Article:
The relationship you share with your doctor can be one of the most important in your life. Unlike most other relationships, your doctor should be someone with whom you share deeply personal matters, all while learning better and healthier ways to live your life. This is the ideal, but many people never achieve this level of comfort with a personal physician. It’s a shame, because doing so can add years to your life, and make them happier and healthier every step of the way. Some people avoid going to the doctor at all, simply because they’ve never been comfortable with this relationship. With so much to gain and so little to lose through establishing great rapport with your doctor, it’s worth a little extra effort. Here are ways to achieve it.
Find The Right Physician.
This is a challenge in and of itself. It can be hard to find a great primary care provider, or a specialist, like Kathy Glatter, with whom you can feel comfortable. This level of comfort is essential to the doctor-patient relationship, and to the success of your treatment. First impressions are key, but if you don’t totally “jive” with a physician upon first meeting, don’t give up hope. As with all relationships, it may take two or three meetings to establish adequate levels of trust. However, if a new doctor makes you feel intimidated or unable to communicate, this probably won’t be the physician you need. Don’t be afraid to try someone else if a doctor just isn’t working.
Some people have trouble talking in the exam room, just as some people don’t enjoy public speaking. In both examples, it’s possible to improve one’s performance by planning ahead. Do so by making a list of everything you want to talk about in the limited time you have for your appointment. Rehearse it if need be.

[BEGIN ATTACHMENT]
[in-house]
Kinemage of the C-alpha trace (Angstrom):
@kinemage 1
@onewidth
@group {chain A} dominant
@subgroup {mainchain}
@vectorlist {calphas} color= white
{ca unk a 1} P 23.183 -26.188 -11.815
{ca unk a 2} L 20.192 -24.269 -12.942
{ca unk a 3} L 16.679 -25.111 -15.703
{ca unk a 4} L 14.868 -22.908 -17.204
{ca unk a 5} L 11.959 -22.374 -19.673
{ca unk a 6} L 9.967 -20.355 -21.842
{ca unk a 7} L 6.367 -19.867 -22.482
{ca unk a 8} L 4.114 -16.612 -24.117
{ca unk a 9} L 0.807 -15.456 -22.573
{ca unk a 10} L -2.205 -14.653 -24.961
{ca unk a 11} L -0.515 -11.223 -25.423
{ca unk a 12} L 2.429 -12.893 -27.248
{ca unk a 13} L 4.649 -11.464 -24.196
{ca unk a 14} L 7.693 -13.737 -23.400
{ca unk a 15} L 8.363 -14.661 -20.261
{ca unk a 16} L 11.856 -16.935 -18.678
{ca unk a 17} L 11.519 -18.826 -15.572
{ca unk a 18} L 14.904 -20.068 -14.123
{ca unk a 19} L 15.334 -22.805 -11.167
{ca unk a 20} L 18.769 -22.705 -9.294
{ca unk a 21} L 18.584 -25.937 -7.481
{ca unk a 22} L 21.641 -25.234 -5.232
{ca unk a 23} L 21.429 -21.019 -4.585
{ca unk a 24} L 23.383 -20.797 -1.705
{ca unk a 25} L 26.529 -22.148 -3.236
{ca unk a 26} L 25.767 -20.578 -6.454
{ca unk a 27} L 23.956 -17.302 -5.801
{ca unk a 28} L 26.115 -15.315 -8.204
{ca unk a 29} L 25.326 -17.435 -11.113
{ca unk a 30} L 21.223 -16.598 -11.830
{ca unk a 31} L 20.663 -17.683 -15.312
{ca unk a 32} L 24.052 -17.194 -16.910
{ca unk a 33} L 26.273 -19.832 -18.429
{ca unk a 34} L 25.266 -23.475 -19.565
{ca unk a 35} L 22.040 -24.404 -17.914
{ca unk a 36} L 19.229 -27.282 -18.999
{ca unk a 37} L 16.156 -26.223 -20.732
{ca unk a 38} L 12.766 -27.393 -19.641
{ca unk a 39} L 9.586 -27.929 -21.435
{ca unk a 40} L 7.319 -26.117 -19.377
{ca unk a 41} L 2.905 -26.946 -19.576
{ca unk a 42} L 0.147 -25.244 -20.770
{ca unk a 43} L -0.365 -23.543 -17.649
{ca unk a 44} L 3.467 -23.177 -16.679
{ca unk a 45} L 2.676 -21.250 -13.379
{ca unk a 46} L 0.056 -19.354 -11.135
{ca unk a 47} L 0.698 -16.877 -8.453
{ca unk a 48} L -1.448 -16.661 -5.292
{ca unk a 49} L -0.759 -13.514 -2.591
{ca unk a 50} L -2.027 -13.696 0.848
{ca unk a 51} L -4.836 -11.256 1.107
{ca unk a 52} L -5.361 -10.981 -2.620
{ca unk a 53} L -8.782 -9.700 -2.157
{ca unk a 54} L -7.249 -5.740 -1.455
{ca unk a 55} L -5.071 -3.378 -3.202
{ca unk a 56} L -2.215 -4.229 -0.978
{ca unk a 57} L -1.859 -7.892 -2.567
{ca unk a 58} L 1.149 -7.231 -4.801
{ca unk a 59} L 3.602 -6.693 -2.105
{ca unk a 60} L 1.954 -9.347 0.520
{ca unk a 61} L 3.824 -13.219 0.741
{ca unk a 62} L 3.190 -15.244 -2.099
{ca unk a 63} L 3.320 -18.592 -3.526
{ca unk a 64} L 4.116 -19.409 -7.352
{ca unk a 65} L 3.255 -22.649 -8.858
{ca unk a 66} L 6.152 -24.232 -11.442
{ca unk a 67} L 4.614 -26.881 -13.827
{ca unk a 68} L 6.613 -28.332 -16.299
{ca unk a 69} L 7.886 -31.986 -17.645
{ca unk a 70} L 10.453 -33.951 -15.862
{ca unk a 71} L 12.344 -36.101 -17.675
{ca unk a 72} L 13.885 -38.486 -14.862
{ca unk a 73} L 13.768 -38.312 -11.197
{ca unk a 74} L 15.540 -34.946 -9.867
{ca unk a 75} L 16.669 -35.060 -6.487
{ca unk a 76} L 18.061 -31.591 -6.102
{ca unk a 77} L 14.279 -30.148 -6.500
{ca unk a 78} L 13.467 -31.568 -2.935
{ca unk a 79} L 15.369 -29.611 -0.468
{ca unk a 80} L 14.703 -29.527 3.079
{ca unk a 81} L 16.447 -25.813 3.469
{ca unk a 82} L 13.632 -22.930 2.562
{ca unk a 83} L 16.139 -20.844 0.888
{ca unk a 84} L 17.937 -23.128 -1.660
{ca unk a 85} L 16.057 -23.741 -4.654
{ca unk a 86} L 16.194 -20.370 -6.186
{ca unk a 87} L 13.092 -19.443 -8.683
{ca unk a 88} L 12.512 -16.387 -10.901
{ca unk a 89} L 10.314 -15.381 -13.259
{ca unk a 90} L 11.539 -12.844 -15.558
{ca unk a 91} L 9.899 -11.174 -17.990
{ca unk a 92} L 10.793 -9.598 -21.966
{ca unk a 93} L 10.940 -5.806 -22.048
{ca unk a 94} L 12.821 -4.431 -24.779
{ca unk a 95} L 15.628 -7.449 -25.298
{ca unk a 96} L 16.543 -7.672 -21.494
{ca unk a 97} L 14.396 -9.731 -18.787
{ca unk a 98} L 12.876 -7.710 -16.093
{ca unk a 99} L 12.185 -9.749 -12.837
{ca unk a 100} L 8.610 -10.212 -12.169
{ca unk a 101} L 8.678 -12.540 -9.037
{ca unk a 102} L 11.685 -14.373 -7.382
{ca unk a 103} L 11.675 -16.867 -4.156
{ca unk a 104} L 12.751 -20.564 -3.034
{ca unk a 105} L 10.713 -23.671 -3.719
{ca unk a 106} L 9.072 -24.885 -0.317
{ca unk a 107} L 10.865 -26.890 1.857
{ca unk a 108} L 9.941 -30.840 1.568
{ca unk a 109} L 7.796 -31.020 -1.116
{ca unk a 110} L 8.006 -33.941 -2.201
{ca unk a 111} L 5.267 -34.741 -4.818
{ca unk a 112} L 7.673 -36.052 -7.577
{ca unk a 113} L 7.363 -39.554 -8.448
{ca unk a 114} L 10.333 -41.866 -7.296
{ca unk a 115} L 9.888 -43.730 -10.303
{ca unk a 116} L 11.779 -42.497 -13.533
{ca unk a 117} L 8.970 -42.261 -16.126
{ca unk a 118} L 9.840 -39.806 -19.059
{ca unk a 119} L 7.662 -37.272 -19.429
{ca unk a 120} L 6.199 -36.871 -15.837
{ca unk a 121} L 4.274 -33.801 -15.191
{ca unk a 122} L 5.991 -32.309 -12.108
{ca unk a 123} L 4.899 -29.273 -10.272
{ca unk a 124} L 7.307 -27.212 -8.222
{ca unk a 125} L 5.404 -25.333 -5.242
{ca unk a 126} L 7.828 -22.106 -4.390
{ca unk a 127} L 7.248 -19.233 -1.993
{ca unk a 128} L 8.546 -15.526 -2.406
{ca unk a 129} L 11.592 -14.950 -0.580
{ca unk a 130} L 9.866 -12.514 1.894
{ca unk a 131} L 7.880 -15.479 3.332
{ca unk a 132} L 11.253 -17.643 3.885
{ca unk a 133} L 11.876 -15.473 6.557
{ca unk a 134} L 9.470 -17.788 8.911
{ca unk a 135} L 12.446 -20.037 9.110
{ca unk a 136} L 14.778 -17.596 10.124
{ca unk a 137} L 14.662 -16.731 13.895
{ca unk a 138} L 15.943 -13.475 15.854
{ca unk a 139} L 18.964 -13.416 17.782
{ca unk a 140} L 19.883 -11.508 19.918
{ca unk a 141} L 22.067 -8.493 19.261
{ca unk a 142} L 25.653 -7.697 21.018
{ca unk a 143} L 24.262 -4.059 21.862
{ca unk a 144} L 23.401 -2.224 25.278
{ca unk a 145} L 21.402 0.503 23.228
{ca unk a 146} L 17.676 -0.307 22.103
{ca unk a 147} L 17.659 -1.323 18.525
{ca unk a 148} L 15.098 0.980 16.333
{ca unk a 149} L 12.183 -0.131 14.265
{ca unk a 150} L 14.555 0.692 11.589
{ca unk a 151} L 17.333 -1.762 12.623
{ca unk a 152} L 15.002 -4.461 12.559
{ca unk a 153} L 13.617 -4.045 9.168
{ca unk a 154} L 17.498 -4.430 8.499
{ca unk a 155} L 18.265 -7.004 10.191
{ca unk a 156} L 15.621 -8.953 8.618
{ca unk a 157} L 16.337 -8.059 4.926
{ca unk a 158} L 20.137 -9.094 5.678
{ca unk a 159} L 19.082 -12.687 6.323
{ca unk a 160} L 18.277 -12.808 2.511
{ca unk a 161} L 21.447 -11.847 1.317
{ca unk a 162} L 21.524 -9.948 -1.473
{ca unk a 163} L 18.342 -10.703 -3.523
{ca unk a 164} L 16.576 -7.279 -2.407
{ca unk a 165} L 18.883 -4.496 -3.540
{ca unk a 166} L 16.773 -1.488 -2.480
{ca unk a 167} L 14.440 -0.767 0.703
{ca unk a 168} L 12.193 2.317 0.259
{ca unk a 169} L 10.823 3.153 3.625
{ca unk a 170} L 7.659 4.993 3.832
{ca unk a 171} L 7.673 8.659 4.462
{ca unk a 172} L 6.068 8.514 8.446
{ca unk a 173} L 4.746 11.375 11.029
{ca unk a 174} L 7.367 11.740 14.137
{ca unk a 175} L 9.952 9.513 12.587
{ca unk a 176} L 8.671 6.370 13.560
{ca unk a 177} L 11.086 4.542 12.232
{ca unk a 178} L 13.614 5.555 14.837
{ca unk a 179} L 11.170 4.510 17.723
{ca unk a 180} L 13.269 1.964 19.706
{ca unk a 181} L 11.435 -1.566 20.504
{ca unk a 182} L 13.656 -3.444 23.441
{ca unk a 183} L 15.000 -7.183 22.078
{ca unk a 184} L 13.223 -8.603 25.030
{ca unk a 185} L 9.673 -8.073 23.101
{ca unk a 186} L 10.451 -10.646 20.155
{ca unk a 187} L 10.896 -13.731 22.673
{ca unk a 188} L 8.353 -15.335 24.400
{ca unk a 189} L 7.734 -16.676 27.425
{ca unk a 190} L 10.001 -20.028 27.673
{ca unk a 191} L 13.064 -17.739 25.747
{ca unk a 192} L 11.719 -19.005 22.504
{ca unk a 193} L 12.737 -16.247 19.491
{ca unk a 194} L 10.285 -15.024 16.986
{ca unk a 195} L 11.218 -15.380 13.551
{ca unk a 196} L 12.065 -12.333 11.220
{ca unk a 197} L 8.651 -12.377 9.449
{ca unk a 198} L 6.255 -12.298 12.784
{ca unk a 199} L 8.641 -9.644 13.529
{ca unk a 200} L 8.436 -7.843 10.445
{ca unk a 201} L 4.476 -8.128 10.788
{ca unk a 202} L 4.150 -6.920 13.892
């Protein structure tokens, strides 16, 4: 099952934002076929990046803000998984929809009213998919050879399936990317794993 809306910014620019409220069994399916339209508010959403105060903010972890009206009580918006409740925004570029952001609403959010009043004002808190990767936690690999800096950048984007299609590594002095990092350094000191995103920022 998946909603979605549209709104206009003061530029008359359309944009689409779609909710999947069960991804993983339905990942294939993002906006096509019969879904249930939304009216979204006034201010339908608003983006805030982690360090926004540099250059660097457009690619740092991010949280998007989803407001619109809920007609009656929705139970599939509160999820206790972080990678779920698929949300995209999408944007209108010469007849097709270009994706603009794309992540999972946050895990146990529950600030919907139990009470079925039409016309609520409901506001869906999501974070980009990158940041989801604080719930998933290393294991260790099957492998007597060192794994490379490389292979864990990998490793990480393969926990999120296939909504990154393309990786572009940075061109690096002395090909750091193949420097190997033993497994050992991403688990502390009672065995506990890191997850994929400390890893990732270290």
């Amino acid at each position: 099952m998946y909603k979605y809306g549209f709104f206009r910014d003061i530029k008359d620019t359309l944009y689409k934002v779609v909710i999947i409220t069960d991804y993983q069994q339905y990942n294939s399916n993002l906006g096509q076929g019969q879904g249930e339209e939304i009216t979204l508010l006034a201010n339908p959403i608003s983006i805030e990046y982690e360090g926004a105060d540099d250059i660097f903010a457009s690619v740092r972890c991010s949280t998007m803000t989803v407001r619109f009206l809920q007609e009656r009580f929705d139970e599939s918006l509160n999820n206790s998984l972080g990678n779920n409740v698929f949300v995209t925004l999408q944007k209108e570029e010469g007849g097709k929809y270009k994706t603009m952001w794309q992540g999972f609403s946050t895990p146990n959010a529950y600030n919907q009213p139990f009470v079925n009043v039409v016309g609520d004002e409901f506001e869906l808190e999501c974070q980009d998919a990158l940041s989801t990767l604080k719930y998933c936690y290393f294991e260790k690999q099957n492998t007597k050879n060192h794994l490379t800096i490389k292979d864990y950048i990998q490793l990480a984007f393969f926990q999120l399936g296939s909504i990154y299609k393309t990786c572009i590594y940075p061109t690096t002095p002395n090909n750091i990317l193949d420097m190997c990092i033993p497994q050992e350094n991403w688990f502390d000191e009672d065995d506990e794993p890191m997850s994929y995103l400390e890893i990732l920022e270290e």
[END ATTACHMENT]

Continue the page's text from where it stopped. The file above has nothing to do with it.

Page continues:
Your doctor is not the police. Your doctor is not here to judge you. Your doctor is in a position to help you find ways to live a healthier life, and to provide treatment when necessary or desired. For these reasons, be brutally honest about your life and any questions you have. Believe me, your doctor has heard it all. This includes illicit drug use and sexual history that may be uncomfortable to talk about at first. If you are honest with your doctor, he or she will be able to help you much better than if you hold back key information. Your information is safe with your doctor.
Be a Regular Patient.
Don’t see your doctor every week, but don’t go only once a year either. By making several appointments a year, you’ll be able to implement healing strategies that work. You’ll also get to know your doctor for real, benefiting from good relationship.
The relationship between doctor and patient isn’t the easiest to establish, but once it works it’s a priceless thing in the life of a patient. Do the work to make it happen, and your health with reap the benefits.
Article Submitted By Community Writer